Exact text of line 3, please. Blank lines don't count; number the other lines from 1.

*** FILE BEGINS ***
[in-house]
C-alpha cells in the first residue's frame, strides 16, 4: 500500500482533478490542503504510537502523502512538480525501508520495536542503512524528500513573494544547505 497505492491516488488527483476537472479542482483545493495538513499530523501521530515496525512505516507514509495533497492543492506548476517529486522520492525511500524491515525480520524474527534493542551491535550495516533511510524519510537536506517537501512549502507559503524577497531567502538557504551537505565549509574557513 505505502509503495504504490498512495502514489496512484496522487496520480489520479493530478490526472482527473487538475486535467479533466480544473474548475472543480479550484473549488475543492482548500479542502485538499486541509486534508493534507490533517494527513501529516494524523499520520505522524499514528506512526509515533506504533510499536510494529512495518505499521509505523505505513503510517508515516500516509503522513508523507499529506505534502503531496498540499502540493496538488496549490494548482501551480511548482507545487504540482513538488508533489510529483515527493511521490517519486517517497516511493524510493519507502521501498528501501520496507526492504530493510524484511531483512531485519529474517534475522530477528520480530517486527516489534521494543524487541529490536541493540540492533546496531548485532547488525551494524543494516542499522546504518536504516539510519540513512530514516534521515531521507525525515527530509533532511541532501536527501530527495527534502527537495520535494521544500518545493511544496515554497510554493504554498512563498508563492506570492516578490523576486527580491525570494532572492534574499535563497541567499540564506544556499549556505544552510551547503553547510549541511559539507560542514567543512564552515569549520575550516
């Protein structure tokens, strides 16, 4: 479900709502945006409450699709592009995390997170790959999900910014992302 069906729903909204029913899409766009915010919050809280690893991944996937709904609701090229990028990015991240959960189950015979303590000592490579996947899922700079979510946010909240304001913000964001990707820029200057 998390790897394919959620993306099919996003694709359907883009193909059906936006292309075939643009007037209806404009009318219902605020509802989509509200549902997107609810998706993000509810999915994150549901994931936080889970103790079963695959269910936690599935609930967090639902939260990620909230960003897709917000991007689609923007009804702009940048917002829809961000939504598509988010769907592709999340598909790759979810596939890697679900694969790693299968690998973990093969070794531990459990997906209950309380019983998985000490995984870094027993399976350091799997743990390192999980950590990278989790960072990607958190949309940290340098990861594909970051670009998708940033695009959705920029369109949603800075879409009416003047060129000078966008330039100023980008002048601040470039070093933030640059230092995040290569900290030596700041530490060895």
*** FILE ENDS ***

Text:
């Protein structure tokens, strides 16, 4: 479900709502945006409450699709592009995390997170790959999900910014992302 069906729903909204029913899409766009915010919050809280690893991944996937709904609701090229990028990015991240959960189950015979303590000592490579996947899922700079979510946010909240304001913000964001990707820029200057 998390790897394919959620993306099919996003694709359907883009193909059906936006292309075939643009007037209806404009009318219902605020509802989509509200549902997107609810998706993000509810999915994150549901994931936080889970103790079963695959269910936690599935609930967090639902939260990620909230960003897709917000991007689609923007009804702009940048917002829809961000939504598509988010769907592709999340598909790759979810596939890697679900694969790693299968690998973990093969070794531990459990997906209950309380019983998985000490995984870094027993399976350091799997743990390192999980950590990278989790960072990607958190949309940290340098990861594909970051670009998708940033695009959705920029369109949603800075879409009416003047060129000078966008330039100023980008002048601040470039070093933030640059230092995040290569900290030596700041530490060895």